North Korea insists on missile tests
An unidentified missile was launched from North Korea and ended up in the sea off its east coast. The South Korean General Staff Command reported without further details, signaling the launch as yet another series of tests started a month ago.
The launch seems to follow the one made on 28 September, when a rocket touted as a supersonic gliding rocket was tested “almost impossible to intercept and capable of flying at 6 thousand kilometers per hour”, announced the men of the Korean Central News Agency. Before that, North Korea had tested two ballistic carriers that ended up in Japanese territorial waters, off the Noto Peninsula, in the central-western archipelago. On that occasion, the news agency of the Kim Jong-un regime, the KCNA, had presented the missiles as the first launched from a train.
Consultations between North Korea and the United States are expected to resume in the next few days through US President Joe Biden’s special envoy for North Korea, Sung Kim. North Korean chief Kim Jong Un in a customary military parade. According to the South Korean military, it was launched from a site near Sinpo, in South Hengyang province, around 10:17 local time. “The intelligence authorities of South Korea and the United States are conducting an in-depth analysis,” the Joint Chiefs of Staff Command in Seoul remarked in a statement. The launch took place as key nuclear envoys from South Korea, the US, and Japan are in Washington to discuss joint efforts to bring Pyongyang back to the negotiating table over humanitarian aid and other incentives.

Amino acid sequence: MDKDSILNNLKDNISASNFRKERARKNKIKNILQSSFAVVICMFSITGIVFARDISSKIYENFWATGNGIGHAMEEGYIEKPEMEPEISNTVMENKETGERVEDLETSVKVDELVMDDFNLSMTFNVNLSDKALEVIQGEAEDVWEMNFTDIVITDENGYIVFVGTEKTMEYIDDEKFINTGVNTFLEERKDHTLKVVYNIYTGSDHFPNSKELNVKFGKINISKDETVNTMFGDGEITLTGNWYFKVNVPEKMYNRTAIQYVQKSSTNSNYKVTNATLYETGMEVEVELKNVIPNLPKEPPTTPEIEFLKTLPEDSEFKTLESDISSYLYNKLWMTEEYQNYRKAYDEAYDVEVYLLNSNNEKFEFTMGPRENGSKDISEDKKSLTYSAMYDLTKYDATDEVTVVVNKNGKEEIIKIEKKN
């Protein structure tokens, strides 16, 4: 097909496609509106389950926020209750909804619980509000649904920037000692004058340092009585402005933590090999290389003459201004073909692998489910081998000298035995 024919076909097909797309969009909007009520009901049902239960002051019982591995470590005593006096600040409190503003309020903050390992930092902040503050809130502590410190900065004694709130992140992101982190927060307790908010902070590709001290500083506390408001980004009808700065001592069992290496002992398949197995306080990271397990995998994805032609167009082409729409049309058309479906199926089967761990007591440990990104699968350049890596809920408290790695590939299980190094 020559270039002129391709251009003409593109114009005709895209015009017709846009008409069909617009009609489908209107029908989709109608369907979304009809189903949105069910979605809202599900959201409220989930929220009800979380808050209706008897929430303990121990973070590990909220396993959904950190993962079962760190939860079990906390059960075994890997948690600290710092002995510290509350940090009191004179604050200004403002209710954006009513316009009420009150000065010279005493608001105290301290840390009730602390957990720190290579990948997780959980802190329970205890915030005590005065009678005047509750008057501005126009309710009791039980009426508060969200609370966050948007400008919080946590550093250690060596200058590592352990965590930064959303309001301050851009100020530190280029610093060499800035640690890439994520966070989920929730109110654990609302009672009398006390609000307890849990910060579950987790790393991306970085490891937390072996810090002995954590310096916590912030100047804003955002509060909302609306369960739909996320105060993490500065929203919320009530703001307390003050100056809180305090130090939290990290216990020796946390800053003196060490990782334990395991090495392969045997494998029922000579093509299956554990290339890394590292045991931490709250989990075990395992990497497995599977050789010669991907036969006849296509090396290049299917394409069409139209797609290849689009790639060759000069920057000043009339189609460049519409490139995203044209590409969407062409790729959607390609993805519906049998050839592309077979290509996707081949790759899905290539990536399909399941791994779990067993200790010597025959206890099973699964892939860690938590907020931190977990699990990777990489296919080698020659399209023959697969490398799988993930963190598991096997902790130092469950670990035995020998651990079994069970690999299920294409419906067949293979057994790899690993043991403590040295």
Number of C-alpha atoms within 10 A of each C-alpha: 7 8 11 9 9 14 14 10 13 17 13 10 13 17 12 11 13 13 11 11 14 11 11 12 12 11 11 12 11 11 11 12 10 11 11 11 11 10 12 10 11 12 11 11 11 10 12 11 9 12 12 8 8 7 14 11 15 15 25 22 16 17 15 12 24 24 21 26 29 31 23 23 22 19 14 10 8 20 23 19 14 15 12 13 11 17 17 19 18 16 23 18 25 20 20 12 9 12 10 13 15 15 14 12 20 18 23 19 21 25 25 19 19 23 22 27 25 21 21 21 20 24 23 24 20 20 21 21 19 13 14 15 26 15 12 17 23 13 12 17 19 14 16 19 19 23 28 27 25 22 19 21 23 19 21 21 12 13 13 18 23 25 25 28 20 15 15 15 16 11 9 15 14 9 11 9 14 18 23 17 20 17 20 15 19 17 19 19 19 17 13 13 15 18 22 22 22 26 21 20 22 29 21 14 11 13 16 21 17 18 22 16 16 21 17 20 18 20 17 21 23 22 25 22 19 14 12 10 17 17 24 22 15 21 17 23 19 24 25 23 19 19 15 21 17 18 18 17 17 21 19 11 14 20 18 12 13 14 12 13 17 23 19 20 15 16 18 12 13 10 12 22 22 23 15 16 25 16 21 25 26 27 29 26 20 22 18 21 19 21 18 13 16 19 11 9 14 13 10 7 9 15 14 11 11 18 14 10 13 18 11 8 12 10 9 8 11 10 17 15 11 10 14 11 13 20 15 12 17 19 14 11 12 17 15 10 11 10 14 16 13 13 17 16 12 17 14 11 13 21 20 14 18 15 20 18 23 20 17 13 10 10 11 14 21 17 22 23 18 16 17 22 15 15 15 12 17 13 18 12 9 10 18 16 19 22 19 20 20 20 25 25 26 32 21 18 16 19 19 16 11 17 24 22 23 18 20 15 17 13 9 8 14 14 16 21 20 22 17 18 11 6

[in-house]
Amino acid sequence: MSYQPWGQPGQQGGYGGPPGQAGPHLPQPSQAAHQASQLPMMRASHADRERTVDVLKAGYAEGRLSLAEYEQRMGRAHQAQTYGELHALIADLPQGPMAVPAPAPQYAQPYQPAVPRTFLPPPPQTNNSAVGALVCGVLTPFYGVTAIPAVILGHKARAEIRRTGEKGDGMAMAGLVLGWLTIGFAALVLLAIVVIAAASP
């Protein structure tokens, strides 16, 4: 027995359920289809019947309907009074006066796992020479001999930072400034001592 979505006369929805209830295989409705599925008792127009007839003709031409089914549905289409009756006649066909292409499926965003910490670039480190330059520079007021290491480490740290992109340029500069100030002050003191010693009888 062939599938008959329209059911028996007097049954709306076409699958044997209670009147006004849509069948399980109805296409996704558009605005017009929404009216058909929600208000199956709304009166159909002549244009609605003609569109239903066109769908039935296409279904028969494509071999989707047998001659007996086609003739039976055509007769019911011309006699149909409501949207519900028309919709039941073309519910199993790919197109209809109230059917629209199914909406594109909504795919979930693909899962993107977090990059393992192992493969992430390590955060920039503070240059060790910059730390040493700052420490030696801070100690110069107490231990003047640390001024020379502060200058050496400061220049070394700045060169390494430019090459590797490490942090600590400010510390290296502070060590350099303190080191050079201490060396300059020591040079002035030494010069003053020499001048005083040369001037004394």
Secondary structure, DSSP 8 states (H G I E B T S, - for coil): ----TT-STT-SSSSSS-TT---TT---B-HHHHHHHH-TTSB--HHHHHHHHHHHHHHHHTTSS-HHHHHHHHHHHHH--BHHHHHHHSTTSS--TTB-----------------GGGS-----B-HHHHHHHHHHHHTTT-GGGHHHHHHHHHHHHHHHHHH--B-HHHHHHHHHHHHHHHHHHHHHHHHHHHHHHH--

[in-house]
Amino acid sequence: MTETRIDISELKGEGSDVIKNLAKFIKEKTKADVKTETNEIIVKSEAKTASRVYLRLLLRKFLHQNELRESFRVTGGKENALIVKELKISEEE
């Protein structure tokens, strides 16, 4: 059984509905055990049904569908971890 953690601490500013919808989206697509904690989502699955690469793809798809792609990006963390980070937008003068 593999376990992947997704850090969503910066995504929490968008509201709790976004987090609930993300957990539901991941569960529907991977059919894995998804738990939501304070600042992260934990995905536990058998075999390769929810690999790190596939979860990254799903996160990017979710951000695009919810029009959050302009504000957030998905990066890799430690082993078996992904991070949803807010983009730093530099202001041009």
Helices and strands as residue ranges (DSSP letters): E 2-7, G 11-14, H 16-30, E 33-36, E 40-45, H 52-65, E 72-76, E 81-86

The North continued to work on its weaponry, as evidenced by the series of recent missile tests, including last month’s launches of a new type of long-range cruise missile and a hypersonic one. Cautious optimism towards Pyongyang resurfaced after the reactivation of inter-Korean communication channels in early October. However, envoys from the USA, South Korea, and Japan, respectively Sung Kim, Noh Kyu-duk, and Takehiro Funakoshi, will meet in Washington to discuss a joint strategy on the North.
Yesterday, Noh and Kim met bilaterally and discussed Seoul President Moon Jae-in’s recent proposal on the formal declaration of the end of the 1950-53 Korean War, which Seoul believes is an effective measure to build trust with Pyongyang. The US envoy plans to visit Seoul at the weekend to discuss further confrontation on what to do with Pyongyang.
Meanwhile, the Seoul Bureau has urgently convened the National Security Council to examine the situation in response to North Korea’s ballistic launch in a complex scenario. On Thursday, South Korea will launch Nuri, its first space rocket developed on the domestic front, from the Naro Space Center in Go Heung. Hopefully, Seoul will be the 10th nation to send a satellite into space with its technology.